Commitment from Local Companies

The International Organization for Standardization, widely known as ISO, is an international standard-setting body comprised of a variety of standards organizations from a variety of nations. As a result of the Earth Summit held in Rio-de-Janeiro in 1992, the International Organization for Standardization produced the ISO 14000 series. As of 2010, ISO 14001 is now used by at least  223149 organizations in 159 countries and economies (Reference: http://www.iso.org/iso/news.htm?refid=Ref1363).

ISO 14000 is a set of standards which deal with environmental management and which have been designed to help organizations:

  • Minimise the negative impacts on the environment (i.e. detrimental effects to land, air or water) from their processes and day-to-day activities, and
  • Adhere to environmental and other related laws, regulations and or requirements.

 

Basic Principles and Methodology

Plan - establish objectives and processes required

Prior to implementing ISO 14001, an initial review of the company's processes and products is recommended. This will enable the identifying of all elements of current, and possible future, operations which may have an impact on the environment. This would include considerations of both direct (elements of the manufacturing process) and indirect (use of raw materials) impacts. This review will allow the organisation to establish their environmental objectives, goals and targets, and in turn, this will assist with the development of control and management processes.

Action - implement the process

During this stage the organization will need to identify what resources are required and nominate individuals within the organization to be the environmental management standard (EMS) champions. During this stage, the organization will also be required to create documentation of all procedures and processes, including operational and documentation control as well as the establishment of emergency procedures and responses. In addition, the education of all staff within the organization will also be required in order to ensure they are competent and familiar will all processes and procedures relating to the EMS. This will also entail the recording of information generated from processes and procedures.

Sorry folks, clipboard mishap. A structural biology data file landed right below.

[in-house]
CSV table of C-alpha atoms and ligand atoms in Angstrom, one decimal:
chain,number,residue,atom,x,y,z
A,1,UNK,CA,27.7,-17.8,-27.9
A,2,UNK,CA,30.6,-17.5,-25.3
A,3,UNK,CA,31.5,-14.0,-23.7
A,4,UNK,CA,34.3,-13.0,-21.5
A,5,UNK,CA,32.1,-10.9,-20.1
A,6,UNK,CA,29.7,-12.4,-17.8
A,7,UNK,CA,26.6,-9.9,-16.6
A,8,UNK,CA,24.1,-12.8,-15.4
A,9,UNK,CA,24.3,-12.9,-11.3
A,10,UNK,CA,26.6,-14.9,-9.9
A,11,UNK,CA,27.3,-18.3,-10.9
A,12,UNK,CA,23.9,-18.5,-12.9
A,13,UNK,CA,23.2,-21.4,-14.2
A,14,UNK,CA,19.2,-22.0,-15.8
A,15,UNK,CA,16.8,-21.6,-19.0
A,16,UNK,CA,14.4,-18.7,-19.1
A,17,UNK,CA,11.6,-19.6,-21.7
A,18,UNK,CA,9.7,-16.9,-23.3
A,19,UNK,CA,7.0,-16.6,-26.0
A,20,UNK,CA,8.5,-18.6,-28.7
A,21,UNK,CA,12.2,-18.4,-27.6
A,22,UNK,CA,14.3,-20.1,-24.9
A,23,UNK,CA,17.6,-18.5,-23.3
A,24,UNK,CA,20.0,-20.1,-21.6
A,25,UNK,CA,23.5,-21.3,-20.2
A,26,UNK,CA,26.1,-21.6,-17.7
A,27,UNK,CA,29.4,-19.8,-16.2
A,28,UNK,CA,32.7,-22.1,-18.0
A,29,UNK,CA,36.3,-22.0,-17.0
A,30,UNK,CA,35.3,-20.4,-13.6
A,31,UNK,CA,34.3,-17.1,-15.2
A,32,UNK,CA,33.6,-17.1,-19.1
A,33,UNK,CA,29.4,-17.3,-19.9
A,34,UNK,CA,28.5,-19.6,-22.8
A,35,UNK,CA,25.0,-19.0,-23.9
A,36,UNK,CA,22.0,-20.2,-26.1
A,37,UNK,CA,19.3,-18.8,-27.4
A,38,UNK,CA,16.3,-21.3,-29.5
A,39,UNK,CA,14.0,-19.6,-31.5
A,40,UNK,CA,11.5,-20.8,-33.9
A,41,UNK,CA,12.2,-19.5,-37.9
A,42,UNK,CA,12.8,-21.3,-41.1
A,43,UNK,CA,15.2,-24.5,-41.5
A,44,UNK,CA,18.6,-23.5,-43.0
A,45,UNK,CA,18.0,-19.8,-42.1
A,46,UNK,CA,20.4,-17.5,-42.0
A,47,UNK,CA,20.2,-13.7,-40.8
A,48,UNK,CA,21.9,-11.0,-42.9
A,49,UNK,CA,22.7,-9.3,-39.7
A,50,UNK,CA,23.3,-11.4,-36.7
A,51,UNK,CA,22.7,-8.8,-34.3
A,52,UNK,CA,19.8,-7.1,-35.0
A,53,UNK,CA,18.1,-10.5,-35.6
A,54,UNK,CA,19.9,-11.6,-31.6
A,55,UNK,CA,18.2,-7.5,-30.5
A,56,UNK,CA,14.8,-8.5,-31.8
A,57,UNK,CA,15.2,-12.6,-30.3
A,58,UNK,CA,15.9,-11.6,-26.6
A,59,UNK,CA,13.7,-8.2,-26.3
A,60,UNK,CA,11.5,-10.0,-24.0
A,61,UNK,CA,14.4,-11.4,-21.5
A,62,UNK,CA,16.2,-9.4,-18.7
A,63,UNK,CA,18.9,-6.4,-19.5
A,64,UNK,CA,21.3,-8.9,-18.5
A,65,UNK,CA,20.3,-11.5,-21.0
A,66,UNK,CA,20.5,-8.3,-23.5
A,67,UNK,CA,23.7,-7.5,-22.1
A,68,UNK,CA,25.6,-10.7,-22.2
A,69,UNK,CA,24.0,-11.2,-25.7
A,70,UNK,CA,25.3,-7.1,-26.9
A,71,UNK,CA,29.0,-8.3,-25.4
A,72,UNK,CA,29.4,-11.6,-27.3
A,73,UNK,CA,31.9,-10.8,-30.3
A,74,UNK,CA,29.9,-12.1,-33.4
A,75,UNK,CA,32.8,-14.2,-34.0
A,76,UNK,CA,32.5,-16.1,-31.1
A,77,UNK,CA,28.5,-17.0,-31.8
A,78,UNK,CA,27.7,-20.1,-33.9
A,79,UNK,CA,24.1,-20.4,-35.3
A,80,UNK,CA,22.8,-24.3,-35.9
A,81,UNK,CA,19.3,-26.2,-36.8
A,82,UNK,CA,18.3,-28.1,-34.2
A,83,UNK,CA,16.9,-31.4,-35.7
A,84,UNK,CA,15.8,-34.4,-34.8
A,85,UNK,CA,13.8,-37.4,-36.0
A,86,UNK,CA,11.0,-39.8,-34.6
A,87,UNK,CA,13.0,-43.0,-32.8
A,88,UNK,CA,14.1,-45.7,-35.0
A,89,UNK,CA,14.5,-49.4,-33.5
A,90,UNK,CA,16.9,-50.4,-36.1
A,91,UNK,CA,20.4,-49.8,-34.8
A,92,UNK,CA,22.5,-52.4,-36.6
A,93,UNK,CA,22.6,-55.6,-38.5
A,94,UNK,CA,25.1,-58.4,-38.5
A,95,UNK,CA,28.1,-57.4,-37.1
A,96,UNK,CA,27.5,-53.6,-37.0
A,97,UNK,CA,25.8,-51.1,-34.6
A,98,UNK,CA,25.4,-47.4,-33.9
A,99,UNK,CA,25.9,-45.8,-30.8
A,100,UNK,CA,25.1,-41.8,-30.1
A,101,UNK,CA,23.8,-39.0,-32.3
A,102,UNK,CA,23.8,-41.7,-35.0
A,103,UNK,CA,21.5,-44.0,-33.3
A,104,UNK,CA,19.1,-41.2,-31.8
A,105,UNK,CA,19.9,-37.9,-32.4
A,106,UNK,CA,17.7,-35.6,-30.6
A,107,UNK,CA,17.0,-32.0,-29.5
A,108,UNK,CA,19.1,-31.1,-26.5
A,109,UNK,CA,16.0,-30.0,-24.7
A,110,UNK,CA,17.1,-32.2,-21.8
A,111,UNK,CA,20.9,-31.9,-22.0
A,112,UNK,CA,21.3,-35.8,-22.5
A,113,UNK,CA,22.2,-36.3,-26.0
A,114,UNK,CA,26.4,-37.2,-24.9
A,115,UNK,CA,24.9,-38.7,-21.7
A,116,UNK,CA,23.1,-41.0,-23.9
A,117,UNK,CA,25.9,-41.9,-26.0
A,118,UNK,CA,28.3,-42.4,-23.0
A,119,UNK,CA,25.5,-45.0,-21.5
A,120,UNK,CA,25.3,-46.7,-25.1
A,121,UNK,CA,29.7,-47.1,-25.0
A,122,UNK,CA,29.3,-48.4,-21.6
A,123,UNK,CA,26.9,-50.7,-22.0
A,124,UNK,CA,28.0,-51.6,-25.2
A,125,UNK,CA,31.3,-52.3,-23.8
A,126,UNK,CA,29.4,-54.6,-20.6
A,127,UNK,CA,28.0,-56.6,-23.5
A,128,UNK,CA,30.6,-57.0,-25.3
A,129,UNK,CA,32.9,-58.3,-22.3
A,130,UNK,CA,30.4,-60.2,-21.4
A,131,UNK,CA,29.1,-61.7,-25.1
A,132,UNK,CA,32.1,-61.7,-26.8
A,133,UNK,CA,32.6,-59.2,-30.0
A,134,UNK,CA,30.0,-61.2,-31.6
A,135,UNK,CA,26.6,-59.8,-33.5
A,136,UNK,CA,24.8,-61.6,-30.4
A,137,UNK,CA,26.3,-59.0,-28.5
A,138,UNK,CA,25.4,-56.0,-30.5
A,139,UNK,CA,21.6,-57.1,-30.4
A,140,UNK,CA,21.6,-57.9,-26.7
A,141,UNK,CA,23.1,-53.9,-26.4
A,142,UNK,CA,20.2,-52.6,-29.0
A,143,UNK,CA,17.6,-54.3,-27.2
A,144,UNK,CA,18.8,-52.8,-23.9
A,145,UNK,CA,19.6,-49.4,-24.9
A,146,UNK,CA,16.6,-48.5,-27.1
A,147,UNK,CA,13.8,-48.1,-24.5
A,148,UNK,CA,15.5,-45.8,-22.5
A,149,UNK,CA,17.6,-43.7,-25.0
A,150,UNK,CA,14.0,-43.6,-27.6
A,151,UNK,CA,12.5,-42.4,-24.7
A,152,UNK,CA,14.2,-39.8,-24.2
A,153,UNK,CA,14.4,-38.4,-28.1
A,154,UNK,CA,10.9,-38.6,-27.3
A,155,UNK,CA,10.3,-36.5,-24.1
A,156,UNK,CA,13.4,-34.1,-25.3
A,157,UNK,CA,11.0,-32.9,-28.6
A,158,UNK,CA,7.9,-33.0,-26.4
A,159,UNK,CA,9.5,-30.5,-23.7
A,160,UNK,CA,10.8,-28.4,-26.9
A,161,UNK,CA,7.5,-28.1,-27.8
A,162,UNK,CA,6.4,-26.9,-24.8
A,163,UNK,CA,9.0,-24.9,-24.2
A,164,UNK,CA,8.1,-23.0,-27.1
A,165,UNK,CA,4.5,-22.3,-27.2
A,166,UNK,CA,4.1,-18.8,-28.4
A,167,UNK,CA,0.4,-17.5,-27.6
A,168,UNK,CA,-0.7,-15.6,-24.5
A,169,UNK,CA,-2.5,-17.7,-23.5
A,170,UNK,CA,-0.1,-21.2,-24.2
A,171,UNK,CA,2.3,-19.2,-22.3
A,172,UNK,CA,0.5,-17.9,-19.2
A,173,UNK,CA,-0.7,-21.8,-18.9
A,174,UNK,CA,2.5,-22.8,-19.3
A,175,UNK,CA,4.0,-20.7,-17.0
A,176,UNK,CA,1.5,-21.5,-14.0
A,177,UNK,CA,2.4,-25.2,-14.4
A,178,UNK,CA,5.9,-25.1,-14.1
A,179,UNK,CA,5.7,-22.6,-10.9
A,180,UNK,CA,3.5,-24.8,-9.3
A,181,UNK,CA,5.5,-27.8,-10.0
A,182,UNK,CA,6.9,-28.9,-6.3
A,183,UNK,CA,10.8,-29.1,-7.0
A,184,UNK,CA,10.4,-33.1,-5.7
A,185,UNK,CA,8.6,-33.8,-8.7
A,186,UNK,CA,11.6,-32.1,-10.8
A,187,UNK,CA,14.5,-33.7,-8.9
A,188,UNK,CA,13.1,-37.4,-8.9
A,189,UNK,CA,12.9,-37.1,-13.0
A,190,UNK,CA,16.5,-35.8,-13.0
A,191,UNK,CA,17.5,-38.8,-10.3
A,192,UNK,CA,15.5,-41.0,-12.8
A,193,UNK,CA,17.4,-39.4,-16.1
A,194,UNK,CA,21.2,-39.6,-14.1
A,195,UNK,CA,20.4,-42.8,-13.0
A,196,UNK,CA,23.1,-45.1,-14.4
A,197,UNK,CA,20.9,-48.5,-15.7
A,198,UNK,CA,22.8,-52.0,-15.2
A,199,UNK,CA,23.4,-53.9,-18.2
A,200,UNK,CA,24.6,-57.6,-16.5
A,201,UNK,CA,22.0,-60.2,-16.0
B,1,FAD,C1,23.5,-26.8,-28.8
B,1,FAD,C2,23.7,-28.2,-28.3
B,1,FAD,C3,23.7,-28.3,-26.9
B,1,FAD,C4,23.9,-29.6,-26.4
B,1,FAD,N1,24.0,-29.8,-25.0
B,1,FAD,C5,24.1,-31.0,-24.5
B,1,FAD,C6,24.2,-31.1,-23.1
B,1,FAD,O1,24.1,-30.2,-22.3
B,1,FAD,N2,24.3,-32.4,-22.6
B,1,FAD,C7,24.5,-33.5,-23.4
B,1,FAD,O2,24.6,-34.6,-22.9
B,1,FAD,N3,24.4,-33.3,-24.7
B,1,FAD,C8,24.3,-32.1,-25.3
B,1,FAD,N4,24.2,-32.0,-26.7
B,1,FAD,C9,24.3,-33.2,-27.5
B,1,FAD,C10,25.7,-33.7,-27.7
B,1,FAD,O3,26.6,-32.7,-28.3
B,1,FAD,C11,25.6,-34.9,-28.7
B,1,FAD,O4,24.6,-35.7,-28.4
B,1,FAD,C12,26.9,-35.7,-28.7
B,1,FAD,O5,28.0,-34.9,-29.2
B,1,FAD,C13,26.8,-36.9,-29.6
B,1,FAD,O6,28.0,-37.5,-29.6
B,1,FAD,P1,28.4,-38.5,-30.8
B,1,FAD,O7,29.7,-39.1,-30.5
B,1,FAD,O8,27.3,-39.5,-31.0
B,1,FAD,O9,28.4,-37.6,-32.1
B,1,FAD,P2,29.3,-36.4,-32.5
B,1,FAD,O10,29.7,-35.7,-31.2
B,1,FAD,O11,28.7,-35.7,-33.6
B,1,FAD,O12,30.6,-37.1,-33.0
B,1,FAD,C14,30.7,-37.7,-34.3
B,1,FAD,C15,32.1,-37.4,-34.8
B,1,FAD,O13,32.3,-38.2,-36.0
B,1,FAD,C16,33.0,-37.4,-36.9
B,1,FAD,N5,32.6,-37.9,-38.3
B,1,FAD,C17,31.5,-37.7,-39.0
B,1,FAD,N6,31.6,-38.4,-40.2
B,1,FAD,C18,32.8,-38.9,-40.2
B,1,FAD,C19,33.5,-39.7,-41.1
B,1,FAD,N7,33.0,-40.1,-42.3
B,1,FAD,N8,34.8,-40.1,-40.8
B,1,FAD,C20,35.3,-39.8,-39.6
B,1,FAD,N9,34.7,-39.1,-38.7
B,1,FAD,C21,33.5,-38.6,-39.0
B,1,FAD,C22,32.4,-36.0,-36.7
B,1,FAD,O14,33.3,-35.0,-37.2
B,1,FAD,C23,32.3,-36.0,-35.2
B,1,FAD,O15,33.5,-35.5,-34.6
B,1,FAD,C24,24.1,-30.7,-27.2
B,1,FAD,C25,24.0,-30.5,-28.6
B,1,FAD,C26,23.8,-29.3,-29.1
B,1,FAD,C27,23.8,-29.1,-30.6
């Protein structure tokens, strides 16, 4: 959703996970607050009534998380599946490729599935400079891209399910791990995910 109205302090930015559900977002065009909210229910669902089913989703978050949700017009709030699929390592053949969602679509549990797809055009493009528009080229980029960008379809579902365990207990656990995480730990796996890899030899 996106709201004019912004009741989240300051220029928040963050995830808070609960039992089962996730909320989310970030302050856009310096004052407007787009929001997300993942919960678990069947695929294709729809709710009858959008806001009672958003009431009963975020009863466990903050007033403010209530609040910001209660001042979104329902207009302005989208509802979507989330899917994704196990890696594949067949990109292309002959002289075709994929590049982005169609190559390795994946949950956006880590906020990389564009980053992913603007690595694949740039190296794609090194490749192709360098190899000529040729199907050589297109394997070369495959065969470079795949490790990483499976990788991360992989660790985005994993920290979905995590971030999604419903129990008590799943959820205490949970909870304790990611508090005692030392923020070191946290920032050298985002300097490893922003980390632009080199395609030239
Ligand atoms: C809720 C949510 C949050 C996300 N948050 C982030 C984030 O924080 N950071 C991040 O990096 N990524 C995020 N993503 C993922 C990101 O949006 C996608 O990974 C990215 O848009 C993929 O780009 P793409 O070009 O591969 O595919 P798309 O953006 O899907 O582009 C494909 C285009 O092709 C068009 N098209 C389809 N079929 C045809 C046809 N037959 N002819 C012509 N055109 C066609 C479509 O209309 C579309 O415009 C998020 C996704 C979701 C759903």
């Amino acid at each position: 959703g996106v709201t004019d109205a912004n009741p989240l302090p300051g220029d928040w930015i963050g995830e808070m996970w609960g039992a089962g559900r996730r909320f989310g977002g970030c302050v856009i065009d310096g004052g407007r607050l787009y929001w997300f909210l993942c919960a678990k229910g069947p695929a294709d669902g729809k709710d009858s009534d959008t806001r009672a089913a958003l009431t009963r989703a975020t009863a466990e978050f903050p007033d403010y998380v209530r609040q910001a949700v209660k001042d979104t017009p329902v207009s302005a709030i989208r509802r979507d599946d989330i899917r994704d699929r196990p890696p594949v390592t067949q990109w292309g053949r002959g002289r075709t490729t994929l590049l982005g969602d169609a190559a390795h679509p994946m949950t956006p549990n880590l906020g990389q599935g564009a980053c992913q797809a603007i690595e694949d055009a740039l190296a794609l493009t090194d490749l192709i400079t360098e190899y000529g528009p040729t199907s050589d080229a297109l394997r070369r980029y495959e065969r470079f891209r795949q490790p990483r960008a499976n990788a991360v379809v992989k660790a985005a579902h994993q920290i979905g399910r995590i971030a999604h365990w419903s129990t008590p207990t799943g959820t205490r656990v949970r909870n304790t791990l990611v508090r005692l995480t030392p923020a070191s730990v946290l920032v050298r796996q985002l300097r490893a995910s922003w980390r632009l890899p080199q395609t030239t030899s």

Communication and participation across all levels of the organization, especially top management is a vital part of the implementation phase, with the effectiveness of the EMS being dependant on active involvement from all employees (Federal Facilities Council Report 1999).

Review - monitor and measure the processes implemented and report results

Throughout the reviewing stage, performance should be monitored and measured to ensure that the organization's environmental targets and objectives are being met. In addition, internal reviews should be conducted to ascertain whether the EMS is being implemented correctly and determine whether the procedures and processes implemented are being effective.

Action - improvement

Once the checking stage is complete, regular management reviews should be encouraged to ensure that the objectives of the EMS are being met and confirm their effectiveness. In addition, the review should also be seen as an opportunity to highlight areas within the processes and procedures where improvements could be made. These improvements, once highlighted, would be fed back into the planning stage of the system to further improve and secure the Environmental Management Standards of the organization.

Overall, the EMS aims to move the organisation away from merely operational environmental measures and towards a more strategic approach on how to deal with any environmental challenge.

Benefits

ISO 14001 was developed primarily to assist companies in reducing their environmental impacts, but in addition to an improvement in environmental standards and performance, organisations can reap a number of economic benefits including higher conformance with legislative and regulatory requirements (Sheldon 1997) by utilizing the ISO standard.

By complying with ISO 14001, organisations will minimise the risk of regulatory and environmental liability fines, improve overall efficiency within the organisation which in turn leads to a reduction in waste and consumption of resources as well as operating costs.

In recent years there has been a push by consumers for companies to become more environmentally friendly. This strengthens the need for ISO 14001 compliance in order to ensure the long term viability of businesses and providing them with a competitive advantage against companies who are not ISO 14001 compliant. This can also lead to a positive impact on a company's asset value as well as an improved public perception of the business.